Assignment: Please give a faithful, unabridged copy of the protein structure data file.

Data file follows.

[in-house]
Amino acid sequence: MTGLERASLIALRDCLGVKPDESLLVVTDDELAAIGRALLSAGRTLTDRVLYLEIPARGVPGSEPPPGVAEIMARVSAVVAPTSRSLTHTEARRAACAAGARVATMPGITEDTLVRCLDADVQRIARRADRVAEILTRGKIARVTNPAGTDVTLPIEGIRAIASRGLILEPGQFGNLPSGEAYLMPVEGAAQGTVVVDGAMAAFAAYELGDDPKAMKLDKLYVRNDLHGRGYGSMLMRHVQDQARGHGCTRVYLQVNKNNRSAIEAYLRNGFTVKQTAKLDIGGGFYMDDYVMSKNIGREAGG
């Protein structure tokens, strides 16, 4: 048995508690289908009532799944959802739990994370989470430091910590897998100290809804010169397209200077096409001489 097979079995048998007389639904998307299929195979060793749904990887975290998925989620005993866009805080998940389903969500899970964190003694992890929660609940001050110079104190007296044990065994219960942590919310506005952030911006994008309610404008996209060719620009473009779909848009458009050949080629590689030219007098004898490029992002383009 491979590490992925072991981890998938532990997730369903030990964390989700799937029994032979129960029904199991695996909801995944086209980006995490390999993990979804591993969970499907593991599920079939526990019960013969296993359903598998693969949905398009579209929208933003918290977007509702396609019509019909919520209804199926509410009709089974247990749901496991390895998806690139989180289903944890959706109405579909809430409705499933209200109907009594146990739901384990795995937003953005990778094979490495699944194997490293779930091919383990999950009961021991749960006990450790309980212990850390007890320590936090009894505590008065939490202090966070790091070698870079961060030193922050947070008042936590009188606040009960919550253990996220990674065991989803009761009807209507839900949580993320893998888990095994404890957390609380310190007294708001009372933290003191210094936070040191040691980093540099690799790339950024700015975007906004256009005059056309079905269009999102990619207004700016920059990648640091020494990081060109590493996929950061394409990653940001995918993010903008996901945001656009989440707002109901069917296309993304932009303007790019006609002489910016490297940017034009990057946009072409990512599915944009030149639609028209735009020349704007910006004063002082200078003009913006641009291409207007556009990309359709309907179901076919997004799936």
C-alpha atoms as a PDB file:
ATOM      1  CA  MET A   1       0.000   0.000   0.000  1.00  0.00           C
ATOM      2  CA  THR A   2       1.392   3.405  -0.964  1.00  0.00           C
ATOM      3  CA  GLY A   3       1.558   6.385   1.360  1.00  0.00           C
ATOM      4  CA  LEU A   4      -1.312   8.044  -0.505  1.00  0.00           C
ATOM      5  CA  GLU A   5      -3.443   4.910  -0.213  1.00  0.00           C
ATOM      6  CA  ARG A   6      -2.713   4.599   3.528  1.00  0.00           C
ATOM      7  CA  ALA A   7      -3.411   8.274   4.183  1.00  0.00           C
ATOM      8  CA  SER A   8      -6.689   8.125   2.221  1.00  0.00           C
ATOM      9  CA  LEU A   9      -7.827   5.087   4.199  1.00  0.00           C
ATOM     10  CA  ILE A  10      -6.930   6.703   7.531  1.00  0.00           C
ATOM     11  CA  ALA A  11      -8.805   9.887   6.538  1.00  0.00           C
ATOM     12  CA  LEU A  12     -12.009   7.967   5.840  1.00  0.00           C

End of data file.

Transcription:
[in-house]
Amino acid sequence: MTGLERASLIALRDCLGVKPDESLLVVTDDELAAIGRALLSAGRTLTDRVLYLEIPARGVPGSEPPPGVAEIMARVSAVVAPTSRSLTHTEARRAACAAGARVATMPGITEDTLVRCLDADVQRIARRADRVAEILTRGKIARVTNPAGTDVTLPIEGIRAIASRGLILEPGQFGNLPSGEAYLMPVEGAAQGTVVVDGAMAAFAAYELGDDPKAMKLDKLYVRNDLHGRGYGSMLMRHVQDQARGHGCTRVYLQVNKNNRSAIEAYLRNGFTVKQTAKLDIGGGFYMDDYVMSKNIGREAGG
């Protein structure tokens, strides 16, 4: 048995508690289908009532799944959802739990994370989470430091910590897998100290809804010169397209200077096409001489 097979079995048998007389639904998307299929195979060793749904990887975290998925989620005993866009805080998940389903969500899970964190003694992890929660609940001050110079104190007296044990065994219960942590919310506005952030911006994008309610404008996209060719620009473009779909848009458009050949080629590689030219007098004898490029992002383009 491979590490992925072991981890998938532990997730369903030990964390989700799937029994032979129960029904199991695996909801995944086209980006995490390999993990979804591993969970499907593991599920079939526990019960013969296993359903598998693969949905398009579209929208933003918290977007509702396609019509019909919520209804199926509410009709089974247990749901496991390895998806690139989180289903944890959706109405579909809430409705499933209200109907009594146990739901384990795995937003953005990778094979490495699944194997490293779930091919383990999950009961021991749960006990450790309980212990850390007890320590936090009894505590008065939490202090966070790091070698870079961060030193922050947070008042936590009188606040009960919550253990996220990674065991989803009761009807209507839900949580993320893998888990095994404890957390609380310190007294708001009372933290003191210094936070040191040691980093540099690799790339950024700015975007906004256009005059056309079905269009999102990619207004700016920059990648640091020494990081060109590493996929950061394409990653940001995918993010903008996901945001656009989440707002109901069917296309993304932009303007790019006609002489910016490297940017034009990057946009072409990512599915944009030149639609028209735009020349704007910006004063002082200078003009913006641009291409207007556009990309359709309907179901076919997004799936």
C-alpha atoms as a PDB file:
ATOM      1  CA  MET A   1       0.000   0.000   0.000  1.00  0.00           C
ATOM      2  CA  THR A   2       1.392   3.405  -0.964  1.00  0.00           C
ATOM      3  CA  GLY A   3       1.558   6.385   1.360  1.00  0.00           C
ATOM      4  CA  LEU A   4      -1.312   8.044  -0.505  1.00  0.00           C
ATOM      5  CA  GLU A   5      -3.443   4.910  -0.213  1.00  0.00           C
ATOM      6  CA  ARG A   6      -2.713   4.599   3.528  1.00  0.00           C
ATOM      7  CA  ALA A   7      -3.411   8.274   4.183  1.00  0.00           C
ATOM      8  CA  SER A   8      -6.689   8.125   2.221  1.00  0.00           C
ATOM      9  CA  LEU A   9      -7.827   5.087   4.199  1.00  0.00           C
ATOM     10  CA  ILE A  10      -6.930   6.703   7.531  1.00  0.00           C
ATOM     11  CA  ALA A  11      -8.805   9.887   6.538  1.00  0.00           C
ATOM     12  CA  LEU A  12     -12.009   7.967   5.840  1.00  0.00           C